Skopje – Macedonia

Skopje (Courtesy: Kamila Napora)

Skopje (Courtesy: Kamila Napora)

Recommendation by Kamila Napora – Kami and the Rest of the World

“Skopje is one of the weirdest cities you will ever see. It’s like the Disneyland of the Balkans with quirky, brand new but old-looking architecture all over the centre and the largest old bazaar in the Balkans. It’s also a safe and interesting city to visit for solo female travellers. I’ve been solo to Skopje 5 times by now and never encountered any issues. Local people are super friendly, the food is to die for and everything is really affordable. You should most likely stick to the centre and Debar Maalo areas. Like everywhere else, if you stick to your common sense you will be more than fine. There are many things to do in Skopje that will keep you occupied for at least 2 days. Just visit the city with an open mind and enjoy it!”

Belgrade – Serbia

Belgrade (Courtesy: Karen Turner)

Belgrade (Courtesy: Karen Turner)

Recommendation by Karen Turner – Wanderlustingk

“Belgrade was one of the easiest places that I’ve travelled solo in. People were so incredibly warm that I ended up getting drinks almost every single night with Serbians that I’d meet who would just invite me out with their group of friends. In Belgrade, I also found a female-run hostel with staff that just made my trip magical as they sent me on a food scavenger hunt. The walkable city centre and good public transit with the high level of English made it a breeze to travel in Serbia and I’d recommend it to any woman trying out solo travel!”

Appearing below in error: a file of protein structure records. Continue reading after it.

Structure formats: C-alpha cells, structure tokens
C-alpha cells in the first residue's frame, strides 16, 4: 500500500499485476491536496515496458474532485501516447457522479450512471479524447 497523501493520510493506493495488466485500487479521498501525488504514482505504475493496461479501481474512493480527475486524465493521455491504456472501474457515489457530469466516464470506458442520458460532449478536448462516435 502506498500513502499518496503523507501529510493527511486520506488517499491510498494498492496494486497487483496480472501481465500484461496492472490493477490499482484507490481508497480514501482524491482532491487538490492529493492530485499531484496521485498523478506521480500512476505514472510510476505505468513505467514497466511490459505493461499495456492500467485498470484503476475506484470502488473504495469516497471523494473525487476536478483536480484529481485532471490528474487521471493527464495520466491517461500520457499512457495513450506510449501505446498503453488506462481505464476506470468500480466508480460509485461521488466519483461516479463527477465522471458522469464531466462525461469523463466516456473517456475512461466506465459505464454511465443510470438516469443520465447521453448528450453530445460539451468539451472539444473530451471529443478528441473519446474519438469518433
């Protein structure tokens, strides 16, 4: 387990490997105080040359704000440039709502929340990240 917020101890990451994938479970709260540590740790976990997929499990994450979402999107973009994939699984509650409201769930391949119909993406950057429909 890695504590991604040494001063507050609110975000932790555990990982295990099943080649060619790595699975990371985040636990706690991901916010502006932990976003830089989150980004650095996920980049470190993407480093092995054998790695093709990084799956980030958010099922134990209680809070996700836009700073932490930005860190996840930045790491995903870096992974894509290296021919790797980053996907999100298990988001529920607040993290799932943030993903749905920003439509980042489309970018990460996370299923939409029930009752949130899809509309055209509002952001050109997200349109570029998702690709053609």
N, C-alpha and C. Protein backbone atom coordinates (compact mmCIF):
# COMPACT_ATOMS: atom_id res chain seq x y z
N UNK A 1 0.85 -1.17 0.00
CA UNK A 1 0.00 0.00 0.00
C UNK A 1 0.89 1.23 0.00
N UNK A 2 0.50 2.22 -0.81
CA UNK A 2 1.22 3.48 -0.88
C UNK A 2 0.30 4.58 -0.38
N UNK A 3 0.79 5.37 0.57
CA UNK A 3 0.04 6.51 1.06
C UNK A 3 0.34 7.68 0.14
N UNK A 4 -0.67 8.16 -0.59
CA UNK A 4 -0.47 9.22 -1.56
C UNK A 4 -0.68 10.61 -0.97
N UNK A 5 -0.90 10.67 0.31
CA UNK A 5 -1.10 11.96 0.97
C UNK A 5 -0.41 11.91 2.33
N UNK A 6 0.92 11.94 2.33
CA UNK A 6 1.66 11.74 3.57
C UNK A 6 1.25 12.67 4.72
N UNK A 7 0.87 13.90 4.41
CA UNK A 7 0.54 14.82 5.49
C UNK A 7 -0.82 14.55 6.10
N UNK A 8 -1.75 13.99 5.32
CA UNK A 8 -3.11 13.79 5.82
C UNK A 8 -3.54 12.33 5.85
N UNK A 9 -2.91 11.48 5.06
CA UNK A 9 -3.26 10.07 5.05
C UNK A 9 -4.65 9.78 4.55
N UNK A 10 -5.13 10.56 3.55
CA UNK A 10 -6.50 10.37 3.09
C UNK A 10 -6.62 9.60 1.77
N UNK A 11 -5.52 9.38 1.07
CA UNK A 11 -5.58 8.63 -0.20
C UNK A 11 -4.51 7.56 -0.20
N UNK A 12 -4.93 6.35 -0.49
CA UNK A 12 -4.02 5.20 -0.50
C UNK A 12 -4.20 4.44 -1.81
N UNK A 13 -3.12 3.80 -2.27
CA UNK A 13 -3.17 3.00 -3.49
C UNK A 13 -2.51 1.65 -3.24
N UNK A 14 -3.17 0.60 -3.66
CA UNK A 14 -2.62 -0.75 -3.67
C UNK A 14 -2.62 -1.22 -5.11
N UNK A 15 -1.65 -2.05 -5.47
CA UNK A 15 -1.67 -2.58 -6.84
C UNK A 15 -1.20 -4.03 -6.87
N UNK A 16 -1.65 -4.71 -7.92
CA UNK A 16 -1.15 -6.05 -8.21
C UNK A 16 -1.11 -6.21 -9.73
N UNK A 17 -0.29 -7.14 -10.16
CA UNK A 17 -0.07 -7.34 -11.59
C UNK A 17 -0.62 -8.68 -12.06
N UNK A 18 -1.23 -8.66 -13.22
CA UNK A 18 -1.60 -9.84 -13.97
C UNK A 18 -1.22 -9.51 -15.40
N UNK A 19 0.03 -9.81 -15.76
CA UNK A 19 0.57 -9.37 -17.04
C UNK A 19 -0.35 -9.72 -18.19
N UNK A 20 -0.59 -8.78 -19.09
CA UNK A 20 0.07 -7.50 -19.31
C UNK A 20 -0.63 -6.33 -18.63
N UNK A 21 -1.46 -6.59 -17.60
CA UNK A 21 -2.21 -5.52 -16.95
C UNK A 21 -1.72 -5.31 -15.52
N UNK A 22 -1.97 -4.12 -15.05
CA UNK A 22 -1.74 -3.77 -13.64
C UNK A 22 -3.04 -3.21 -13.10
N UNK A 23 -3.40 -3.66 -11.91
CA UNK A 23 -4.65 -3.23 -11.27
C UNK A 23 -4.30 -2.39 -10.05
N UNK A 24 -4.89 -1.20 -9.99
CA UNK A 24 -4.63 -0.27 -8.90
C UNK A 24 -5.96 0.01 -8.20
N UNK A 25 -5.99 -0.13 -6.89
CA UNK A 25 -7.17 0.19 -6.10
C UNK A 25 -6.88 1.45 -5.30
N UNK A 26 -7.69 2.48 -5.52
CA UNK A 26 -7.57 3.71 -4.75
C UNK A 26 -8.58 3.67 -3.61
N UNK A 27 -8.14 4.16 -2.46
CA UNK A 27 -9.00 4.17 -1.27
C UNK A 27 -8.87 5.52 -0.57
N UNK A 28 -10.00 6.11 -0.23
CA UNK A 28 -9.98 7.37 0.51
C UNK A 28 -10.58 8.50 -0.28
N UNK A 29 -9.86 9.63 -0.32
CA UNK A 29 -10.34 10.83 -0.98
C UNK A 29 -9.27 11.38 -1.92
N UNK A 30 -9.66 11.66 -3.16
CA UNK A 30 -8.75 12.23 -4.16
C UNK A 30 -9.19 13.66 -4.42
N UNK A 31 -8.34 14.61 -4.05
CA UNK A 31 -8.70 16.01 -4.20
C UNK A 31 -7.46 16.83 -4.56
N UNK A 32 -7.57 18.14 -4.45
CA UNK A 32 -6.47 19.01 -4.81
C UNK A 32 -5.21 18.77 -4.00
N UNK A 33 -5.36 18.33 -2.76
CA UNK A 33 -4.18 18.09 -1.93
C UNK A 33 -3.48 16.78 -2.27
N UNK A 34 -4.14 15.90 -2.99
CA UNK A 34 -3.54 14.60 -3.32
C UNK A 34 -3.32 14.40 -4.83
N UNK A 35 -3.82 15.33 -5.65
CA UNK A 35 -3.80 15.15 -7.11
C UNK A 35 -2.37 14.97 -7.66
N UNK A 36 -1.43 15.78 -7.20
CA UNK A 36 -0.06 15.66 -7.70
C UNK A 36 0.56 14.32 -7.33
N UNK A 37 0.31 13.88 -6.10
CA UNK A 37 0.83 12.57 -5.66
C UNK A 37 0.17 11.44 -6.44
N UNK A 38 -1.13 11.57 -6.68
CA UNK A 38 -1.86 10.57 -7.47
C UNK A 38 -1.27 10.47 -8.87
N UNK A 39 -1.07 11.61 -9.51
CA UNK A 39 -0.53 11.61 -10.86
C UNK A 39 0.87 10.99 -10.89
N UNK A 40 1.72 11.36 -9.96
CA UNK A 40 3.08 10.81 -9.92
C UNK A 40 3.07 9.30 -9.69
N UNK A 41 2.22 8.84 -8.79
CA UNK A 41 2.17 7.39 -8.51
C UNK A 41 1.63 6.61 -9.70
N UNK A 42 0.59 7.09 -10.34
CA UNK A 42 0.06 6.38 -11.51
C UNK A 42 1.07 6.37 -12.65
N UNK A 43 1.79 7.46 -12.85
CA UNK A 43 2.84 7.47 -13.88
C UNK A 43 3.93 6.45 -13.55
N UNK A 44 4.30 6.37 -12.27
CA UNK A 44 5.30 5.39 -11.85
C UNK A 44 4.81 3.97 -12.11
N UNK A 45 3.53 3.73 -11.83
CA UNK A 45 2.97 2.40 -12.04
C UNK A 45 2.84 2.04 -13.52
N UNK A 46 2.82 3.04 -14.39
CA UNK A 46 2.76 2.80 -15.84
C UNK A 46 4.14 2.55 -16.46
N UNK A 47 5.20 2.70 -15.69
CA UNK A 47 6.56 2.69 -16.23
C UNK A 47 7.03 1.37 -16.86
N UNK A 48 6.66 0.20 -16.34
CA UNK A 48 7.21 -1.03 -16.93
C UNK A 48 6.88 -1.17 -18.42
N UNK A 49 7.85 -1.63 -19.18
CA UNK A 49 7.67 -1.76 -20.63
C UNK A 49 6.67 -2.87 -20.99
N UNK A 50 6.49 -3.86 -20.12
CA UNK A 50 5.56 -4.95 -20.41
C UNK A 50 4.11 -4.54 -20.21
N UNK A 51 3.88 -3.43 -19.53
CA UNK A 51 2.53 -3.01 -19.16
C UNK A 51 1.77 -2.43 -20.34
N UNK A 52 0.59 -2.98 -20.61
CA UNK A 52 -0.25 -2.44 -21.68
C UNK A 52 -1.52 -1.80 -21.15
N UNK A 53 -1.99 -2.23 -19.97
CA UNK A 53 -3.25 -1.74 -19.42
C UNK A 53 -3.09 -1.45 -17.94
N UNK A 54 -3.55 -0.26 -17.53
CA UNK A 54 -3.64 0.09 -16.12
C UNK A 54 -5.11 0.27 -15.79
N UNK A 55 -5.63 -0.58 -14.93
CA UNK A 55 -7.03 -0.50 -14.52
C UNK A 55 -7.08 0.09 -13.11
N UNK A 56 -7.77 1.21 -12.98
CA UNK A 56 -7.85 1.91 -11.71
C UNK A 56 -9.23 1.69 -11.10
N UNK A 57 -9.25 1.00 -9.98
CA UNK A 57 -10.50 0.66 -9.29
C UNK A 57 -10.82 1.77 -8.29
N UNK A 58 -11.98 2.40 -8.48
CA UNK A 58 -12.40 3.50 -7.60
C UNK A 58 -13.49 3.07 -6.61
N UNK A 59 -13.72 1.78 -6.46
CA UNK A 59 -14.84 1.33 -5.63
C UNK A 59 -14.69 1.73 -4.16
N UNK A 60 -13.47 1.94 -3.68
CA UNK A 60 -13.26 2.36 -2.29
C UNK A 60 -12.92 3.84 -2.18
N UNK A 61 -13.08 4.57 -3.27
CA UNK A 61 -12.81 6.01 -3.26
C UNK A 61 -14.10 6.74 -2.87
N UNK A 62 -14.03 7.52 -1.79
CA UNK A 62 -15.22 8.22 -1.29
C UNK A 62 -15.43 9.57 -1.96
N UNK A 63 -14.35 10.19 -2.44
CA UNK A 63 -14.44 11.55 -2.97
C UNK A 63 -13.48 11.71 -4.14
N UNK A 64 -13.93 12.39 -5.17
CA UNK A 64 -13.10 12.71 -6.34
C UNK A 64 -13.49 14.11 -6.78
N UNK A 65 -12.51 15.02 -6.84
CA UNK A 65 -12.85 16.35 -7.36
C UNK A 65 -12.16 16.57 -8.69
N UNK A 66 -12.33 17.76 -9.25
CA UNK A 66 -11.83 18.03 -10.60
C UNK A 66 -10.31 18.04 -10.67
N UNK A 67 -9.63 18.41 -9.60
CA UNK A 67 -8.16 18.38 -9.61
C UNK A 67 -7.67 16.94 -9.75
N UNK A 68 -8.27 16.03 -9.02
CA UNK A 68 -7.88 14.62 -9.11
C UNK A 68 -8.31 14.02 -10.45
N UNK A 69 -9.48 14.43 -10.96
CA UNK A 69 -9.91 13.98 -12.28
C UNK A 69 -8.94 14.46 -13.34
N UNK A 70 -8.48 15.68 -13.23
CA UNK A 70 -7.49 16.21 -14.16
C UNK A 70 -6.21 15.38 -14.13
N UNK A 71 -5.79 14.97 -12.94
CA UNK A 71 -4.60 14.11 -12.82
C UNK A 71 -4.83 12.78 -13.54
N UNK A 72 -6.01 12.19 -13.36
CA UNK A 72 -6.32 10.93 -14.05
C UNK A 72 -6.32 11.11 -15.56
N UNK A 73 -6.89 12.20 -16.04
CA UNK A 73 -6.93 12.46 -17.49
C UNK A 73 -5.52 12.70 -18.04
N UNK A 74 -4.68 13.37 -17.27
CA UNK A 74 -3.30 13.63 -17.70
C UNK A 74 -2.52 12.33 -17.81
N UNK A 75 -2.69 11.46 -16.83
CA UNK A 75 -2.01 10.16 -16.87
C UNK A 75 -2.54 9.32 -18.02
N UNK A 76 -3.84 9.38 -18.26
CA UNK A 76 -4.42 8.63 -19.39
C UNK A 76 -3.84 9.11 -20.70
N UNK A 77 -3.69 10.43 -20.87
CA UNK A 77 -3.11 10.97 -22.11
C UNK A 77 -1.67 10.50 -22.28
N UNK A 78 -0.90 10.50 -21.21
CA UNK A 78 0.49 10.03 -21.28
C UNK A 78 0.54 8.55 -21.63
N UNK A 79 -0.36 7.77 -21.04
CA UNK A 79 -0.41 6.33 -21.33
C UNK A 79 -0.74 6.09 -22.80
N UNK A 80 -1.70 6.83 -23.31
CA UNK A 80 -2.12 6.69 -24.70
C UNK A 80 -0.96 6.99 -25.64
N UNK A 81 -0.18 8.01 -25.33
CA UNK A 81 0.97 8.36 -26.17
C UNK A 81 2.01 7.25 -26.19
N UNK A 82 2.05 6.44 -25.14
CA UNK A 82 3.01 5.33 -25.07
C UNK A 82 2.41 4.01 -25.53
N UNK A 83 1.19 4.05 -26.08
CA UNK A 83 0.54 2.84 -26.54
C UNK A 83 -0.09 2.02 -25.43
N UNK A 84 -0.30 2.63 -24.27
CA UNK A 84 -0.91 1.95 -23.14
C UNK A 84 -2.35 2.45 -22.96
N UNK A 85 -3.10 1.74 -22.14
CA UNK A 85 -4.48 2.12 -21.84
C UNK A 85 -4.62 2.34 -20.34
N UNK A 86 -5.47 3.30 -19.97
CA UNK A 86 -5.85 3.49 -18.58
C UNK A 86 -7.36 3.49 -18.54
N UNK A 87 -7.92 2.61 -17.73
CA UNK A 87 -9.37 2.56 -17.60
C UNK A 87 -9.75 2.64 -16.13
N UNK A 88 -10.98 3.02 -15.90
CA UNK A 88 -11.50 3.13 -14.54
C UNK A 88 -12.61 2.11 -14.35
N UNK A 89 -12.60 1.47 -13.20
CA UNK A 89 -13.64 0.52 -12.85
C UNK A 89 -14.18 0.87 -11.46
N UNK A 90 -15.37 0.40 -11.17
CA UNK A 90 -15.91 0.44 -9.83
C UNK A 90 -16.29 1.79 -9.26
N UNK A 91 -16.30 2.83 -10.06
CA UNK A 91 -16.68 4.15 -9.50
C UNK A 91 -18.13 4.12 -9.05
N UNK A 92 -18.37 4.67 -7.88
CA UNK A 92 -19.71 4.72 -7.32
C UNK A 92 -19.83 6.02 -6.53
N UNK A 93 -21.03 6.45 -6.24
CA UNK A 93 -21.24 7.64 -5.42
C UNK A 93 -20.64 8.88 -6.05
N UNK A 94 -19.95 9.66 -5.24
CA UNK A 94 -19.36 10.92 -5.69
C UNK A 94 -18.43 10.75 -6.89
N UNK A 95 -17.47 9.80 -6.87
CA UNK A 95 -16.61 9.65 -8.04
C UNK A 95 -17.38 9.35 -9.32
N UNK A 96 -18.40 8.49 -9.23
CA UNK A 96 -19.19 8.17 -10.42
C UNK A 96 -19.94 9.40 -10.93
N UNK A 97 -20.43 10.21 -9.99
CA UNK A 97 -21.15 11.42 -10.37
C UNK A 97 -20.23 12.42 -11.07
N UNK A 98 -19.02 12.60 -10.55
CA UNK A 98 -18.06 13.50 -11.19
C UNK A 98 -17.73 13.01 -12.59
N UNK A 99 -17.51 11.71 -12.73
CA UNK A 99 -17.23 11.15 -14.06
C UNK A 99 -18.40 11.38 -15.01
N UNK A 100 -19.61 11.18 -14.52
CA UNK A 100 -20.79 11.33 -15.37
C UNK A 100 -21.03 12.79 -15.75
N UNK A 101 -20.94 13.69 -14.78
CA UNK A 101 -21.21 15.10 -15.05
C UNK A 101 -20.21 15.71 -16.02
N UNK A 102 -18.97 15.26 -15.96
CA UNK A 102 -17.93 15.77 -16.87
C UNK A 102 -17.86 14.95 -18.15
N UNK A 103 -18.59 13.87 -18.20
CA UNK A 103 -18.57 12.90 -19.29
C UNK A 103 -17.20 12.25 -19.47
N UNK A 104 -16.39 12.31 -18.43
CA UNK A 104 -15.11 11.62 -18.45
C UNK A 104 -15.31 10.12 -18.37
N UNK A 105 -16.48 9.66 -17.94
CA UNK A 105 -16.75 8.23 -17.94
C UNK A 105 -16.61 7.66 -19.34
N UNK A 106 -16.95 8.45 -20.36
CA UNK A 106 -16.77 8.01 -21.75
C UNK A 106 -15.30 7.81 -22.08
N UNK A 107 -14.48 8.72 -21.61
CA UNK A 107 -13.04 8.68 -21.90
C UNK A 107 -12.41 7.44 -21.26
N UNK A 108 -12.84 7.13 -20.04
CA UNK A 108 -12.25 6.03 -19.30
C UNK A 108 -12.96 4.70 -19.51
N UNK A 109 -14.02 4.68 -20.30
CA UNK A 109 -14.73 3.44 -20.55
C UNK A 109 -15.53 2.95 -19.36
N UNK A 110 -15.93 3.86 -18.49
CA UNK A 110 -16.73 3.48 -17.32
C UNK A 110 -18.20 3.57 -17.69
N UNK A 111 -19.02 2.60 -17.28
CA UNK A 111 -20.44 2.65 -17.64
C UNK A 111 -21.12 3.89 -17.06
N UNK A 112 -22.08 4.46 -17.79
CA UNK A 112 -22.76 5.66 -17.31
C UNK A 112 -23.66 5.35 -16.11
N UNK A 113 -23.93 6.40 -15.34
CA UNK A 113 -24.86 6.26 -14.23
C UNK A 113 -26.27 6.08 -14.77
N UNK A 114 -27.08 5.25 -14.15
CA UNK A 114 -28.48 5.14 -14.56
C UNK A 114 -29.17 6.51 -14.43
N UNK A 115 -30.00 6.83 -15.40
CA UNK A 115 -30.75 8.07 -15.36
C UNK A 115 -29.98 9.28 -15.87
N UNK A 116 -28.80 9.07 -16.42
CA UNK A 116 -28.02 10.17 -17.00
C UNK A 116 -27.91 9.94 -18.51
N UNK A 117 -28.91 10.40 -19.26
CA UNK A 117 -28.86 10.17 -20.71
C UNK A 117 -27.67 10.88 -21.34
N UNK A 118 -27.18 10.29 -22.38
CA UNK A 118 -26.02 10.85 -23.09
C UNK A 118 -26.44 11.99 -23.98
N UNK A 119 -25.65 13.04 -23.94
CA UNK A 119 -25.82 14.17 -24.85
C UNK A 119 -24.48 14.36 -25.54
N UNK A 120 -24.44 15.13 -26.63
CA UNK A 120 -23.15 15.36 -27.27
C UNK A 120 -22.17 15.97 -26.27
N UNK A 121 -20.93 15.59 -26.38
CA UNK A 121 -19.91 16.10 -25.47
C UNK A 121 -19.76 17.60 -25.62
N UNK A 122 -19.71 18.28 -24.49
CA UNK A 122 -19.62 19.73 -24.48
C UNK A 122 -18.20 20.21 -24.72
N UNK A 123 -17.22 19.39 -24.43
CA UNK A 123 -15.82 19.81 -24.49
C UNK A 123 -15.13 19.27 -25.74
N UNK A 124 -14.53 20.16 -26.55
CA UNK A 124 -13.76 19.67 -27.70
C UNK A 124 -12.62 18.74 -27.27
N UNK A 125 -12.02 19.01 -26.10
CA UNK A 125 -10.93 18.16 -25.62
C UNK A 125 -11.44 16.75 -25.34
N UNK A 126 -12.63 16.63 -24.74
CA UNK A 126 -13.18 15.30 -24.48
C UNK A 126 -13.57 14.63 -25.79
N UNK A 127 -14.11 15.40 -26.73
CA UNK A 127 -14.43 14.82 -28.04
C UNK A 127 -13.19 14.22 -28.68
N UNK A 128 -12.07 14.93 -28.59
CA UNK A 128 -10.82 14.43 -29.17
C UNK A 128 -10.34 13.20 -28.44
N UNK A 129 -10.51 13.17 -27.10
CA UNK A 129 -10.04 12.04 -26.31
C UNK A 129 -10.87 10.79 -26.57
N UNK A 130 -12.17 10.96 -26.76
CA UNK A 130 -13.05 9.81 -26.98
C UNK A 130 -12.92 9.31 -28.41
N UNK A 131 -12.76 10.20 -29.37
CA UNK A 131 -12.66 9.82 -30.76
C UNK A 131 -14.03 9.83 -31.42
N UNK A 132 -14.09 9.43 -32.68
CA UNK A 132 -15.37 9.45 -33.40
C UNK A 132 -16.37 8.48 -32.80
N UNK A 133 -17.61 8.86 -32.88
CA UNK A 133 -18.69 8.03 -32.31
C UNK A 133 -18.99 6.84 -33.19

Kharkiv – Ukraine

Kharkiv (Courtesy: Megan Starr)

Kharkiv (Courtesy: Megan Starr)

Recommendation by Megan Starr – Megan Starr

“Kharkiv, Ukraine is a destination off the beaten path in Eastern Europe that doesn’t garner the tourism traction that it should. The city, often overshadowed by Kyiv and Lviv, sits in the east of Ukraine but is completely in the safe zone. It is one of the loveliest places I have ever had a chance to visit. Females shouldn’t feel unsafe in Kharkiv, even if travelling alone. There are top notch cafes, restaurants, and some stately architecture from various areas that make this Ukrainian city extremely compelling and a must-visit spot for travellers. Kharkiv has become more connected via daily flights and there is even a fast train connecting it with Kyiv these days.”

Olomouc – Czech Republic

Olomouc (Courtesy: Veronika Primm)

Olomouc (Courtesy: Veronika Primm)

Recommendation by Veronika Primm – Travel Geekery

Olomouc is a hidden gem lying in the east of the Czech Republic, right in the heart of the Moravia region. The city features a beautifully preserved Old Town with Baroque structures such as fountains and churches. You’ll even find an Astronomical Clock on the local Town Hall! Just strolling around feels fulfilling enough. There’s also no shortage of cosy cafés and large parks encircling the city centre.